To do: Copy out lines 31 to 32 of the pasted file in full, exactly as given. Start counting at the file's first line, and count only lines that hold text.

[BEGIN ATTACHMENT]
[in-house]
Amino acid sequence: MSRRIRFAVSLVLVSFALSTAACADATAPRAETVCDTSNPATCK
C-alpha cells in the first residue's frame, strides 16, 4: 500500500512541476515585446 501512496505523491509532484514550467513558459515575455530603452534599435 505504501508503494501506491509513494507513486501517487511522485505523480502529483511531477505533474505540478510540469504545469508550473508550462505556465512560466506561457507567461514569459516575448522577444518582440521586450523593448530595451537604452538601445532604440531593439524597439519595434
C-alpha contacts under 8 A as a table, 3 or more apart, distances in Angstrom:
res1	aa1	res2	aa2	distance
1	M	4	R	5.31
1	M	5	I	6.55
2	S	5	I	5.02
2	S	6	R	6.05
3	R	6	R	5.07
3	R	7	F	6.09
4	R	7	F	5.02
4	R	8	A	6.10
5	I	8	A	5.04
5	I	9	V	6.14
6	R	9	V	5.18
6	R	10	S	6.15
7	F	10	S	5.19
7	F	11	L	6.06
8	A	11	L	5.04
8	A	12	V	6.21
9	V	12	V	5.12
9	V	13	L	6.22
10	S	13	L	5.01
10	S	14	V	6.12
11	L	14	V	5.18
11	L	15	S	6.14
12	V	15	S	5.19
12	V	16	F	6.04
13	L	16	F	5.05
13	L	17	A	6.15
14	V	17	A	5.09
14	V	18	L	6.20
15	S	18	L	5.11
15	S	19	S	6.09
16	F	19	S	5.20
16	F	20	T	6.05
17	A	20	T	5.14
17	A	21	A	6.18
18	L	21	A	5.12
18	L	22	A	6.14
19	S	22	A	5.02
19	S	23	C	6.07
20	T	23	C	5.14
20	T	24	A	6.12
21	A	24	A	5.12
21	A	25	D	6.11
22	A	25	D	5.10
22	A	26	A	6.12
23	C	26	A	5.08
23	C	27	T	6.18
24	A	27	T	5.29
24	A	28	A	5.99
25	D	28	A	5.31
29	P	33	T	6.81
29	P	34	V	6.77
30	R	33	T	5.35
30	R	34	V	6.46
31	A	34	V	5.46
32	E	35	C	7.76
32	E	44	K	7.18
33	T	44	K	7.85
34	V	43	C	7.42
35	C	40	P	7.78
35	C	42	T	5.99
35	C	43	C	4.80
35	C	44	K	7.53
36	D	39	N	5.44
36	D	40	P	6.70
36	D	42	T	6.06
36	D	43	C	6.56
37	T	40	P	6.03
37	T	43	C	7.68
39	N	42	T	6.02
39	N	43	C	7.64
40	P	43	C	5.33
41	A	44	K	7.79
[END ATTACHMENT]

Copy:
13	L	17	A	6.15
14	V	17	A	5.09